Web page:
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Pickard, an officer and close friend of O'Callaghan who would later join the group of six in alleging sexual harassment against Stancill, also led the effort to go after him, according to the investigation. Two years earlier Stancill recalled Pickard telling him, "We have black officers here, but they're like us. You carry yourself black." Pickard, who is white, denied making the statement when questioned by investigators. But in a nod to the department's woeful record with women and minorities, O'Callaghan told investigators, "The city would rather have an angry woman than one black person crying discrimination."
In January 2010, the city announced a settlement with four of the female officers, totaling $405,000. Among the group were three officers who quit the department in early-2008, but the settlement did not include O'Callaghan and Pickard. They received settlements from the city later, but the agreements raise questions as to whether the city's elected leaders were made aware of background information surrounding O'Callaghan and Pickard's alleged involvement with O'Callaghan's husband, Mike Sobek, in exaggerating sexual harassment charges against Stancill.
Even before the six officers filed suit in federal district court, the city's higher-ups were well-aware of one confidential report completed in April 2008 by a Walnut Creek attorney. That was the first city-commissioned investigation into the scandal, and it focused on whether the sexual harassment claims against Stancill were legitimate. The report concluded that they were not.
The second report, completed in November 2008, centered on Stancill's claim that he had been a victim of a racially inspired smear. Although that report concluded that the campaign against Stancill was not race-based, it also found that O'Callaghan, Sobek, and Pickard had worked in concert to gin up what were ultimately deemed to be bogus charges against Stancill. "Ms. O'Callaghan, Ms. Pickard and/or Mr. Sobek had some involvement in all of the complaints raised against Mr. Stancill," the report noted. "They kept each other informed of their efforts and reached out to try to generate more complaints. In each situation, O'Callaghan, Pickard and Sobek sought out and then exaggerated the facts they reported regarding Stancill's conduct."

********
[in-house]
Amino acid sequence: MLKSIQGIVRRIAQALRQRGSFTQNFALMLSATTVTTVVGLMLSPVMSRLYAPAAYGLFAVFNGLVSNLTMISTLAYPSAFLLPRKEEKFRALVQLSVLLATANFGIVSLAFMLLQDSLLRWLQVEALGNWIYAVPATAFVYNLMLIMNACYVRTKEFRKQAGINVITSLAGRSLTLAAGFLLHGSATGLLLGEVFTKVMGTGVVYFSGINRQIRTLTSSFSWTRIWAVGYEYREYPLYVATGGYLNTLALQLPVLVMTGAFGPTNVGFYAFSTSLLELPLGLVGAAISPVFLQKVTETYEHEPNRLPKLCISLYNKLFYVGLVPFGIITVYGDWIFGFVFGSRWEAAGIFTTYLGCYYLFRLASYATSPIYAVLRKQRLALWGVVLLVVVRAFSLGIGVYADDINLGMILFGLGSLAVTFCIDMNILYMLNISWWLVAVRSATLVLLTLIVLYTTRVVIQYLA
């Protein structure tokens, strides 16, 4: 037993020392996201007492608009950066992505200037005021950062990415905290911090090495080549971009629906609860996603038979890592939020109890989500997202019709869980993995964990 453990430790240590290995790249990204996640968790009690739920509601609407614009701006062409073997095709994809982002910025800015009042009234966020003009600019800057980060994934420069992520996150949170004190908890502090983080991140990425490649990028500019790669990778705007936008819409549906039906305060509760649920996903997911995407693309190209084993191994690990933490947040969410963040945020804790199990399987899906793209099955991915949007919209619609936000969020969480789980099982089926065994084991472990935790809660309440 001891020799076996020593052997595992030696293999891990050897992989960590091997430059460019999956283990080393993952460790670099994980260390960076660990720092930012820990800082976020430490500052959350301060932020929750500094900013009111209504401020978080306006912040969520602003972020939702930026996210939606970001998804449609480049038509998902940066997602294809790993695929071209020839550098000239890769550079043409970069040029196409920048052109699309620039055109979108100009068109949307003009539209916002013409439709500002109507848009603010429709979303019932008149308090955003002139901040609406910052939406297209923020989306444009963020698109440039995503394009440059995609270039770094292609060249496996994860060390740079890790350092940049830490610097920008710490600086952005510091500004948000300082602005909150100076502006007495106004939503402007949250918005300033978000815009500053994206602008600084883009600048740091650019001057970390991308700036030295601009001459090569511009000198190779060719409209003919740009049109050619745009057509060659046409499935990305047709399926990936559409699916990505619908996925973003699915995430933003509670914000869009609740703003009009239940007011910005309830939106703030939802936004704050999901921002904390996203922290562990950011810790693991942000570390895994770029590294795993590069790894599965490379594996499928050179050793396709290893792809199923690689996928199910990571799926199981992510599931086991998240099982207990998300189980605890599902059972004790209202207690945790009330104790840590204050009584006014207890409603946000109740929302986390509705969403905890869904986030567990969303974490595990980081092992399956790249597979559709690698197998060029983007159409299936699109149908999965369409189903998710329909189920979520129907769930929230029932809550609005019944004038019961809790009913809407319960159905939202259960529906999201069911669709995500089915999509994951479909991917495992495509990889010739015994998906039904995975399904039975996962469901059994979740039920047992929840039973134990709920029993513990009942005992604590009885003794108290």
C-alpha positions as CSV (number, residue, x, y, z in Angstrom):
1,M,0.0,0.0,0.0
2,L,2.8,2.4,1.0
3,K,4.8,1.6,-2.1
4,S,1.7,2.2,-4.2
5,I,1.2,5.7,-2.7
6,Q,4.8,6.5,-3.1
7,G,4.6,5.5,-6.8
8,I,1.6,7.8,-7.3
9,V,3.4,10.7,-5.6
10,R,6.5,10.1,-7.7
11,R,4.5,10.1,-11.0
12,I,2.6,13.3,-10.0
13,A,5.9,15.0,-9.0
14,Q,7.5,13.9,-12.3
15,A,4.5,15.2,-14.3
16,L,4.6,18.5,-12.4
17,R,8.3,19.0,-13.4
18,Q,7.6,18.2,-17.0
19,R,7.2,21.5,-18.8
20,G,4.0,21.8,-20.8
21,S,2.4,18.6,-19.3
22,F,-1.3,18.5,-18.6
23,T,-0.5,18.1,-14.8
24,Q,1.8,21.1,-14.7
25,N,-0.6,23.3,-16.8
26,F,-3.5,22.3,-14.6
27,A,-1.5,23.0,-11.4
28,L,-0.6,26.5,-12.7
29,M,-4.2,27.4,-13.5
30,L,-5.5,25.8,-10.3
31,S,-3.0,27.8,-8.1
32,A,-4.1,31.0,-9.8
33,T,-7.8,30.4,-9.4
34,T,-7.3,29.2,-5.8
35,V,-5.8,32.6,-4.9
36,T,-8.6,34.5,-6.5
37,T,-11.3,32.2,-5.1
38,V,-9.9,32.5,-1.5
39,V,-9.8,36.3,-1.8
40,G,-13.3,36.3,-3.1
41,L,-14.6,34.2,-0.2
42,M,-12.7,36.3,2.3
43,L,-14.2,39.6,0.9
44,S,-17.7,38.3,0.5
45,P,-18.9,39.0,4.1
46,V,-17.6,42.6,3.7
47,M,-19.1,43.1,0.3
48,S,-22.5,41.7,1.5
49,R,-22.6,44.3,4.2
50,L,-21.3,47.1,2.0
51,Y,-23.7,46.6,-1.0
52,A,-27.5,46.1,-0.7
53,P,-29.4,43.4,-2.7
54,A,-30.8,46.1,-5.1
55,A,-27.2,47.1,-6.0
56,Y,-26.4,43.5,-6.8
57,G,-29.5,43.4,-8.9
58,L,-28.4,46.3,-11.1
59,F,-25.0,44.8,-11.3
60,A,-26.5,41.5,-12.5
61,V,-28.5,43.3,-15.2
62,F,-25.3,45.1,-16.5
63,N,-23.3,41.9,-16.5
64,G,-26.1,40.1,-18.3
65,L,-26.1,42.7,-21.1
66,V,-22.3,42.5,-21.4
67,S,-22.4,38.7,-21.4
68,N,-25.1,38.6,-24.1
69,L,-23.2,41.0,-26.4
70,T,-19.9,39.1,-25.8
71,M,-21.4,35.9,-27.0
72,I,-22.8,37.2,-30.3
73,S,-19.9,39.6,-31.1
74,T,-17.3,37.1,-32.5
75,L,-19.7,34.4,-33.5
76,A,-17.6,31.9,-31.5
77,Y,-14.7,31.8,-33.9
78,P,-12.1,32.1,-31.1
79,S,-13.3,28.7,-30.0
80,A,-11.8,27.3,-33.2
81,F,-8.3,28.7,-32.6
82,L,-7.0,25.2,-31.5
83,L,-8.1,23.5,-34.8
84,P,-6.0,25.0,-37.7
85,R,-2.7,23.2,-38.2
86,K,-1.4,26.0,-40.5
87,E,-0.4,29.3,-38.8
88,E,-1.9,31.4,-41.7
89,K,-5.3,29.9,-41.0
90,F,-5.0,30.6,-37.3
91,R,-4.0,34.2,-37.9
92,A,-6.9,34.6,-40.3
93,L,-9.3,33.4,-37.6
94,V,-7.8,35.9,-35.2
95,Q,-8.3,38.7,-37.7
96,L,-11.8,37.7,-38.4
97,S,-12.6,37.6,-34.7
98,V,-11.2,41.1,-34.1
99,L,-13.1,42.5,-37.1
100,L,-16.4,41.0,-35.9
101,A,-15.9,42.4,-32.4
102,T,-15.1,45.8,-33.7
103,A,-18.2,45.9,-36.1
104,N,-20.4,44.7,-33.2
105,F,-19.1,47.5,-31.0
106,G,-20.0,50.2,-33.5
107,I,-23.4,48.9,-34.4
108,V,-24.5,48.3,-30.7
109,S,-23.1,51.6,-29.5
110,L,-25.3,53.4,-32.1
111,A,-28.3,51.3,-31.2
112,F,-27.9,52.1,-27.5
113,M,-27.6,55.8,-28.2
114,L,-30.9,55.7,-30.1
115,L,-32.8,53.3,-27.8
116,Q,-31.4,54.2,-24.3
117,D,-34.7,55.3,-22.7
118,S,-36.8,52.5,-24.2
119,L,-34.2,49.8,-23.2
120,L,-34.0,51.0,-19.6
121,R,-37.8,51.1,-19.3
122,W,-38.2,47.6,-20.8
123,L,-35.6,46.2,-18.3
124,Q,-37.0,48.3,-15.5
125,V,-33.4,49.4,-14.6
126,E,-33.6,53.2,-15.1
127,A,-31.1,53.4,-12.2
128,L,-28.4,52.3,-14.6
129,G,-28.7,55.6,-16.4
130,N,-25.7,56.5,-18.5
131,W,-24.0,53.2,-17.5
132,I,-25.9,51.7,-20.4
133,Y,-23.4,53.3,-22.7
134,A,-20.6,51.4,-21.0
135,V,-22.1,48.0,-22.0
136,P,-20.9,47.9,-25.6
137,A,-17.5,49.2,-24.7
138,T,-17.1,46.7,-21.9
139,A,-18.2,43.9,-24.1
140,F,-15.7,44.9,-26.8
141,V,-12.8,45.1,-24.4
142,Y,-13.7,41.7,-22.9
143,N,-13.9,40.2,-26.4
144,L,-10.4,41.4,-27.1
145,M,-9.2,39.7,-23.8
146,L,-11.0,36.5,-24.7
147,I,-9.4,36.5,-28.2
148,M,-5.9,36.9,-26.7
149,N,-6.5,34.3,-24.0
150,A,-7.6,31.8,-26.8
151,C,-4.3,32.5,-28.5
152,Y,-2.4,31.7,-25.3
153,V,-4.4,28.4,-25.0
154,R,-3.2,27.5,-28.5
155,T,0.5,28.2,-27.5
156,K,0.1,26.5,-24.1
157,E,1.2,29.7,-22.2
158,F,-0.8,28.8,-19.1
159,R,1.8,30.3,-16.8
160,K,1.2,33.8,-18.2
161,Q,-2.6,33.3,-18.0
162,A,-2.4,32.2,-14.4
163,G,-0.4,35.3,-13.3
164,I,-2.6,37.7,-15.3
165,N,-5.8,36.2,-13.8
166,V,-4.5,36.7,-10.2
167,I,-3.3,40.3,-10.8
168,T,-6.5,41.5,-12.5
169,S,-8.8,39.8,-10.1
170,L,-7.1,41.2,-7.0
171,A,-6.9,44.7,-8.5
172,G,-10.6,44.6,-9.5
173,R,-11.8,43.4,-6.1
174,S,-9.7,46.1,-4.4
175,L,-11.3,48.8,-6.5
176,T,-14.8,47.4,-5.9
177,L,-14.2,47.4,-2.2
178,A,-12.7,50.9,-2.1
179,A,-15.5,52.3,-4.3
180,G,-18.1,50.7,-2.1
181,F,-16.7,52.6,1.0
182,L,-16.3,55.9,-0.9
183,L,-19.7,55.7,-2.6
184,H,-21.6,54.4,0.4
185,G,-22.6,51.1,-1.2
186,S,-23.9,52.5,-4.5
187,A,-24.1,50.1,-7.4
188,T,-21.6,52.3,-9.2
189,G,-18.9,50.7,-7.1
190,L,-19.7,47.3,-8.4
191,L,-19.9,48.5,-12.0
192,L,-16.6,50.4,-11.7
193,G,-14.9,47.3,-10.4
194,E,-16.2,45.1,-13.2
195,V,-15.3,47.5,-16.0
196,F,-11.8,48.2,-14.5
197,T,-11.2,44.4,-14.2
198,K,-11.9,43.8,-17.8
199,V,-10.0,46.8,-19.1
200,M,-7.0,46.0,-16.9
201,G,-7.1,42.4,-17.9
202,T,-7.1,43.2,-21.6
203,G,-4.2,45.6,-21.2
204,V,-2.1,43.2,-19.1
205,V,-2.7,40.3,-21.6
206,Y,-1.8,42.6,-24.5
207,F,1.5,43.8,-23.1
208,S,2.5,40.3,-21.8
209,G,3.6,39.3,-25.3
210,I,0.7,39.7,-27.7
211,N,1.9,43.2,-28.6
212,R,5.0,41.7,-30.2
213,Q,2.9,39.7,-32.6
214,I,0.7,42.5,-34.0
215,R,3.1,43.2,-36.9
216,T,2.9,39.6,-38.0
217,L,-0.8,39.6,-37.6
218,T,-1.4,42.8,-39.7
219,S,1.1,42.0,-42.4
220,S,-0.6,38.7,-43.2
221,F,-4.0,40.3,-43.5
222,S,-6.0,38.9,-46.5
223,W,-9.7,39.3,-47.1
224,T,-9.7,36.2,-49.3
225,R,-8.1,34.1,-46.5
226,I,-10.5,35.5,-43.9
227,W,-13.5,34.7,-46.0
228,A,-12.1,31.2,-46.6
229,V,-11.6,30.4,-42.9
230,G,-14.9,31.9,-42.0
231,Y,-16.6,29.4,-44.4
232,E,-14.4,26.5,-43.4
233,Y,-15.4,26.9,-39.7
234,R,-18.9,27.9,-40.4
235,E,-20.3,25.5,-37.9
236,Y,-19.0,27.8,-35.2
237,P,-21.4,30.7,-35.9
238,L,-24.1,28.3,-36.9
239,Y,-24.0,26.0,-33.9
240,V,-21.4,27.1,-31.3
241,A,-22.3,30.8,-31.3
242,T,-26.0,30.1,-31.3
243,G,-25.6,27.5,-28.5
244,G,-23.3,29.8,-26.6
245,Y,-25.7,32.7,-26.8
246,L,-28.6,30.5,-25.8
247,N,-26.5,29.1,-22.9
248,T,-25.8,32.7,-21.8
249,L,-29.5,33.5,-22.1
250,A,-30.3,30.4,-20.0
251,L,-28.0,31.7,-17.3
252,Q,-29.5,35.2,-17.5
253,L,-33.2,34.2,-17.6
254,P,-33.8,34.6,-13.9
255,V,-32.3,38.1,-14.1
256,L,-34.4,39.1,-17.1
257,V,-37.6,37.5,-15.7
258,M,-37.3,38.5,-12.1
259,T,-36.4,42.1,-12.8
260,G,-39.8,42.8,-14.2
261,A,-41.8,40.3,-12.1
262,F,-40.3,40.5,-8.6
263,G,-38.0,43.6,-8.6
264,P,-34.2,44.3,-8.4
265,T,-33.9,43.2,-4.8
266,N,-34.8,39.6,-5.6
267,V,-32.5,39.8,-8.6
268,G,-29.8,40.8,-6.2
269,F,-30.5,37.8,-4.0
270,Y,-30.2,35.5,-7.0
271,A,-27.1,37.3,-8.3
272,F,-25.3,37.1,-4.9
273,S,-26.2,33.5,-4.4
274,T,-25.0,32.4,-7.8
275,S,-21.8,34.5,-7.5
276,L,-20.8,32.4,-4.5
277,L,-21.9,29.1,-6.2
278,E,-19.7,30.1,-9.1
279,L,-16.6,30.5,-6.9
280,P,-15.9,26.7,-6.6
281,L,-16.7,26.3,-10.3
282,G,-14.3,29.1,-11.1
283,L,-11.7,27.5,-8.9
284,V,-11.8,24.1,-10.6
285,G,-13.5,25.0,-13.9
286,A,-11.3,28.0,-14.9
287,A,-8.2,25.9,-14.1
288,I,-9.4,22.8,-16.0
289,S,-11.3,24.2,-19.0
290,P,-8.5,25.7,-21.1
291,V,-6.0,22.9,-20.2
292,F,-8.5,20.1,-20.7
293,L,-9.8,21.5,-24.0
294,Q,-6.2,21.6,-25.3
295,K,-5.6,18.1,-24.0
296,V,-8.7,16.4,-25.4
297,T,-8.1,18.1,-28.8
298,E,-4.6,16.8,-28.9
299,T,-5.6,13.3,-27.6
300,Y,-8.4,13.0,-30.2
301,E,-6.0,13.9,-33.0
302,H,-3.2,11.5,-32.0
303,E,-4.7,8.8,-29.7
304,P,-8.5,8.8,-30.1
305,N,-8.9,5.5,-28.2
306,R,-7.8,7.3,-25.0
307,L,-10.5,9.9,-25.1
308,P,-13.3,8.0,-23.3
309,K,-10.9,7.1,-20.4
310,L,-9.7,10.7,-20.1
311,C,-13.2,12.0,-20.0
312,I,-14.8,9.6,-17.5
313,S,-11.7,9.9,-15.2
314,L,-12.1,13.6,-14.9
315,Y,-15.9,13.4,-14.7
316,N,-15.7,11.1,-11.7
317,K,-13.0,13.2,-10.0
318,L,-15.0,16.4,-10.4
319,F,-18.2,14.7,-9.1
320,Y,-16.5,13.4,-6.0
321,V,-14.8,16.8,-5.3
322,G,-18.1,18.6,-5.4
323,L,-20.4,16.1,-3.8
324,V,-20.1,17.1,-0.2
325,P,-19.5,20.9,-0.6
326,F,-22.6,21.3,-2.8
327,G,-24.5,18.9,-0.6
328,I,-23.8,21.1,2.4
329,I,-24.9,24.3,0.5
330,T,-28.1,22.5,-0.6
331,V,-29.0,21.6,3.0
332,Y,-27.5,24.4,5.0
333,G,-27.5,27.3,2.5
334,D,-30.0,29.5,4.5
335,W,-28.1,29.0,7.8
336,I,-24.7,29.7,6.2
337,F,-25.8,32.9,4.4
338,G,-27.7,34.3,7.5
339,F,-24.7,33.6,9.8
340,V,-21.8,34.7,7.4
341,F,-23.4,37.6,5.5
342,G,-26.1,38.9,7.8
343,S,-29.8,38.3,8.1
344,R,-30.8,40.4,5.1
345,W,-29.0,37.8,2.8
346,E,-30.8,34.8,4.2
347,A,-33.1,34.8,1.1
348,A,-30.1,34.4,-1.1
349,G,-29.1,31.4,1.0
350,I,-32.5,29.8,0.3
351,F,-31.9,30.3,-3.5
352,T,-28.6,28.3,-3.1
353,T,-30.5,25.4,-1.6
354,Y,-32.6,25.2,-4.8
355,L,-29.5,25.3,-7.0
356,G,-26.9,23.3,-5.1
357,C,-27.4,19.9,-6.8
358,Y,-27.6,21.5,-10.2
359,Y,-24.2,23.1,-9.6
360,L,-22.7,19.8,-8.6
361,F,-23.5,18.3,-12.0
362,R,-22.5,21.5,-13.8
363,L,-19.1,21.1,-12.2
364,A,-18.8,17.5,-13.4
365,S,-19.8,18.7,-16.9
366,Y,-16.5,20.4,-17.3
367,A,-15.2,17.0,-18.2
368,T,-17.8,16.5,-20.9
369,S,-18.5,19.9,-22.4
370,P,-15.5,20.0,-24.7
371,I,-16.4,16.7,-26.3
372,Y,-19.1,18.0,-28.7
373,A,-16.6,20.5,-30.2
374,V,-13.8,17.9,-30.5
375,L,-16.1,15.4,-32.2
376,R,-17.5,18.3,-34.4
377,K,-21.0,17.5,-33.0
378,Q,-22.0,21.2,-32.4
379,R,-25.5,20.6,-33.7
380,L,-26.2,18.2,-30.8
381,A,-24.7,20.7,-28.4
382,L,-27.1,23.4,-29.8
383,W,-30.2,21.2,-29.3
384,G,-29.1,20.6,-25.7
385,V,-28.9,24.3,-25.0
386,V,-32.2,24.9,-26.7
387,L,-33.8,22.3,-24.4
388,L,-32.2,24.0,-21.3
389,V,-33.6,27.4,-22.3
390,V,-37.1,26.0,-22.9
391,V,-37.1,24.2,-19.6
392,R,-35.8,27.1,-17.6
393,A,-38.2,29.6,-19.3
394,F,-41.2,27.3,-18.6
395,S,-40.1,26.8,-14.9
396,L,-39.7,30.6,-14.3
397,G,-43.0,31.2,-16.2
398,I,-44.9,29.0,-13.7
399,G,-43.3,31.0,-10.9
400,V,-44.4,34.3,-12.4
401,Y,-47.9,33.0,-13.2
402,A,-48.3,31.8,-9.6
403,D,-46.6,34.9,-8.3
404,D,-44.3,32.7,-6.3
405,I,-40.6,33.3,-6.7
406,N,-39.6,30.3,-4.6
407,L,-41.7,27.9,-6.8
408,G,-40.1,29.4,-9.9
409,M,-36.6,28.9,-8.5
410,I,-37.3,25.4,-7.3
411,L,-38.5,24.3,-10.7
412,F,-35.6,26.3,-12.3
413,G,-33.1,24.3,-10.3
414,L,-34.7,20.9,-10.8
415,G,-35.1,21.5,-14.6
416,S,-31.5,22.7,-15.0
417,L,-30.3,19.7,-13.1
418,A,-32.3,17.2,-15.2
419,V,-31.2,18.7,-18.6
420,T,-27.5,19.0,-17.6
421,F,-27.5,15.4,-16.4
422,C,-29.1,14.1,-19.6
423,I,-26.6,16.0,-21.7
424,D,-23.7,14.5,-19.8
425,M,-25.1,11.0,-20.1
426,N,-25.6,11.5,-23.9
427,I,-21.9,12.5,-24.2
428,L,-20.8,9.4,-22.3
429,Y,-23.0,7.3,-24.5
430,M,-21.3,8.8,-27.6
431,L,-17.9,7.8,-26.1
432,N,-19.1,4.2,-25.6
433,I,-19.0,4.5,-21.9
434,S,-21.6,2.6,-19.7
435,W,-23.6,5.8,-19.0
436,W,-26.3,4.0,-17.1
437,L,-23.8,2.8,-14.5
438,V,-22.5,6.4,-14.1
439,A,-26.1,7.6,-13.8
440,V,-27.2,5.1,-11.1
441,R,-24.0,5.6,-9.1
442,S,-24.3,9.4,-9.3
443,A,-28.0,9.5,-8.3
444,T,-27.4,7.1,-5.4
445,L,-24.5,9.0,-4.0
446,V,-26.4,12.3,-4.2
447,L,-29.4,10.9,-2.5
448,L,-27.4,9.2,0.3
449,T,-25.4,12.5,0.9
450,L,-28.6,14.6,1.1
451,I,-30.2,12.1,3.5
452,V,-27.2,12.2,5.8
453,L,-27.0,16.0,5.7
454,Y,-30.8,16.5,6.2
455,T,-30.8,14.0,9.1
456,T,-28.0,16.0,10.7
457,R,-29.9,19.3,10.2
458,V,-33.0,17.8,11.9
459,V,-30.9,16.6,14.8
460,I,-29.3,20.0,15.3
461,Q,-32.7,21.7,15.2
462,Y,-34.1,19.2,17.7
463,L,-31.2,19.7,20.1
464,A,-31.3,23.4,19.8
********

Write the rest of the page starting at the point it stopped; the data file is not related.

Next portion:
The report also questioned the trio's motives and actions in the pursuit of claims against Stancill. The investigation described at least two instances where Sobek allegedly used his status at the department to coerce other female officers to join the case against Stancill. In one instance, a current female officer was urged by O'Callaghan and Sobek to join the other six women in filing sexual harassment complaints after telling another officer about a comment made by Stancill. According to the investigation, O'Callaghan asked the officer to join the litigation and contribute $4,500 toward legal fees. When she declined, O'Callaghan later leaned on her to report Stancill to superiors, according to the investigation. The officer told the investigator later that she felt like "she got dragged into the investigation" of Stancill and had never voiced disapproval over Stancill's comments and, in fact, said the quip he allegedly made to her was amusing.
Nevertheless, O'Callaghan made the incident known to a lieutenant, according to the report. Later, the officer told investigators that Sobek also pressured her to get involved by saying, "Just do it for Annie, you owe it to her." Sobek denied the exchange when asked by the investigator.
According to this second investigation, then-Lieutenant Steven Pricco, who is now second-in-command at the department, had been the nexus for the slew of sexual harassment complaints against Stancill. According to the report, Pricco collected claims from O'Callaghan and another female officer and brought them to the attention of then-Captain Ian Willis. To Stancill, the complaints appeared to trickle in slowly at first but then quickly increased. Within a week, the number of complaints had risen to six.
Sobek, well aware of the growing number of complaints against Stancill, according to the report, appeared to start dropping ominous hints to Stancill about his eventual fate. In the months leading to the issuing of complaints by the six women in December 2007 and January 2008, Sobek told Stancill and the officer who placed first on the sergeant's test, "You know man, things are going to get worse before they get better." (Sobek admitted making the statement but said its context referred to subordinates adjusting to their new supervisors.)
Two weeks later, Sobek told Stancill, "No matter what you do, it will be wrong and no matter what you say, you're not going to win." The other officer who witnessed the statements told investigators that it was not clear whether Sobek was referring specifically to Stancill. But in hindsight, the exchange foreshadowed the next three years of Dewayne Stancill's life.
As Stancill became increasingly ostracized among his peers, he grew more aware of the stark realities of being a "man on an island." He often dressed away from other cops or donned his uniform in his office. Other times he would attempt to supervise using his radio from his office. But then things worsened to potentially dangerous levels: Investigators found that O'Callaghan, Pickard, and other female officers routinely called in sick when scheduled to work under Stancill, citing a fear of working under his supervision. In most cases, accommodations would be made to replace the officer on the shift, but this wasn't always the case, according to Stancill, who said he was purposely left understaffed by Sobek.
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